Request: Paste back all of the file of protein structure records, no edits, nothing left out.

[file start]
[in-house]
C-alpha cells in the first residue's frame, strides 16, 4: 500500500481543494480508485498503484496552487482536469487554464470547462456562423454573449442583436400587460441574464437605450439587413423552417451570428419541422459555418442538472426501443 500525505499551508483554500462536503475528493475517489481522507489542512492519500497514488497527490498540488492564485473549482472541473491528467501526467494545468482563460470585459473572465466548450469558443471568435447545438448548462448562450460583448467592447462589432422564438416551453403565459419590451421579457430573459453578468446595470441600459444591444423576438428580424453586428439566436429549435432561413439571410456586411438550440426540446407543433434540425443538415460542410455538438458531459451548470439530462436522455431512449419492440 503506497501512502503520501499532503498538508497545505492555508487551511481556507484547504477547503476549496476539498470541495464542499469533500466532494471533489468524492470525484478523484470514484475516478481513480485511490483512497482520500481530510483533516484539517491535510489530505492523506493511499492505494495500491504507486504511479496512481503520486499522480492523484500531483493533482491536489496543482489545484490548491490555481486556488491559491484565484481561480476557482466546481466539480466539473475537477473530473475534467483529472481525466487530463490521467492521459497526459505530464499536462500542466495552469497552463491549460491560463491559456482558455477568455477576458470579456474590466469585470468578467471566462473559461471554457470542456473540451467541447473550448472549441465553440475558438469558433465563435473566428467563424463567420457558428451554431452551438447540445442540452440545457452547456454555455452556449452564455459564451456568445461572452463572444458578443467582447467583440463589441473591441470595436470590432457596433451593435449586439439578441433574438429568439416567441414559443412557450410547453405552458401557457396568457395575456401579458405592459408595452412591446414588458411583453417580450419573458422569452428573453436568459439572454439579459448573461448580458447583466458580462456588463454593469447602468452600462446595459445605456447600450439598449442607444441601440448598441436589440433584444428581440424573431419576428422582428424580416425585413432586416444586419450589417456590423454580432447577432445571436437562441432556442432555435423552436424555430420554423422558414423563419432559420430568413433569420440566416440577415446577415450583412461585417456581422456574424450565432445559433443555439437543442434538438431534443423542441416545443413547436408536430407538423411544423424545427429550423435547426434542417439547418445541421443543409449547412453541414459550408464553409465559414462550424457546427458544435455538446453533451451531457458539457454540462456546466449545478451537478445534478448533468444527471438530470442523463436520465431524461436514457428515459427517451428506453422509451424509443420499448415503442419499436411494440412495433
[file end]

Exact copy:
[in-house]
C-alpha cells in the first residue's frame, strides 16, 4: 500500500481543494480508485498503484496552487482536469487554464470547462456562423454573449442583436400587460441574464437605450439587413423552417451570428419541422459555418442538472426501443 500525505499551508483554500462536503475528493475517489481522507489542512492519500497514488497527490498540488492564485473549482472541473491528467501526467494545468482563460470585459473572465466548450469558443471568435447545438448548462448562450460583448467592447462589432422564438416551453403565459419590451421579457430573459453578468446595470441600459444591444423576438428580424453586428439566436429549435432561413439571410456586411438550440426540446407543433434540425443538415460542410455538438458531459451548470439530462436522455431512449419492440 503506497501512502503520501499532503498538508497545505492555508487551511481556507484547504477547503476549496476539498470541495464542499469533500466532494471533489468524492470525484478523484470514484475516478481513480485511490483512497482520500481530510483533516484539517491535510489530505492523506493511499492505494495500491504507486504511479496512481503520486499522480492523484500531483493533482491536489496543482489545484490548491490555481486556488491559491484565484481561480476557482466546481466539480466539473475537477473530473475534467483529472481525466487530463490521467492521459497526459505530464499536462500542466495552469497552463491549460491560463491559456482558455477568455477576458470579456474590466469585470468578467471566462473559461471554457470542456473540451467541447473550448472549441465553440475558438469558433465563435473566428467563424463567420457558428451554431452551438447540445442540452440545457452547456454555455452556449452564455459564451456568445461572452463572444458578443467582447467583440463589441473591441470595436470590432457596433451593435449586439439578441433574438429568439416567441414559443412557450410547453405552458401557457396568457395575456401579458405592459408595452412591446414588458411583453417580450419573458422569452428573453436568459439572454439579459448573461448580458447583466458580462456588463454593469447602468452600462446595459445605456447600450439598449442607444441601440448598441436589440433584444428581440424573431419576428422582428424580416425585413432586416444586419450589417456590423454580432447577432445571436437562441432556442432555435423552436424555430420554423422558414423563419432559420430568413433569420440566416440577415446577415450583412461585417456581422456574424450565432445559433443555439437543442434538438431534443423542441416545443413547436408536430407538423411544423424545427429550423435547426434542417439547418445541421443543409449547412453541414459550408464553409465559414462550424457546427458544435455538446453533451451531457458539457454540462456546466449545478451537478445534478448533468444527471438530470442523463436520465431524461436514457428515459427517451428506453422509451424509443420499448415503442419499436411494440412495433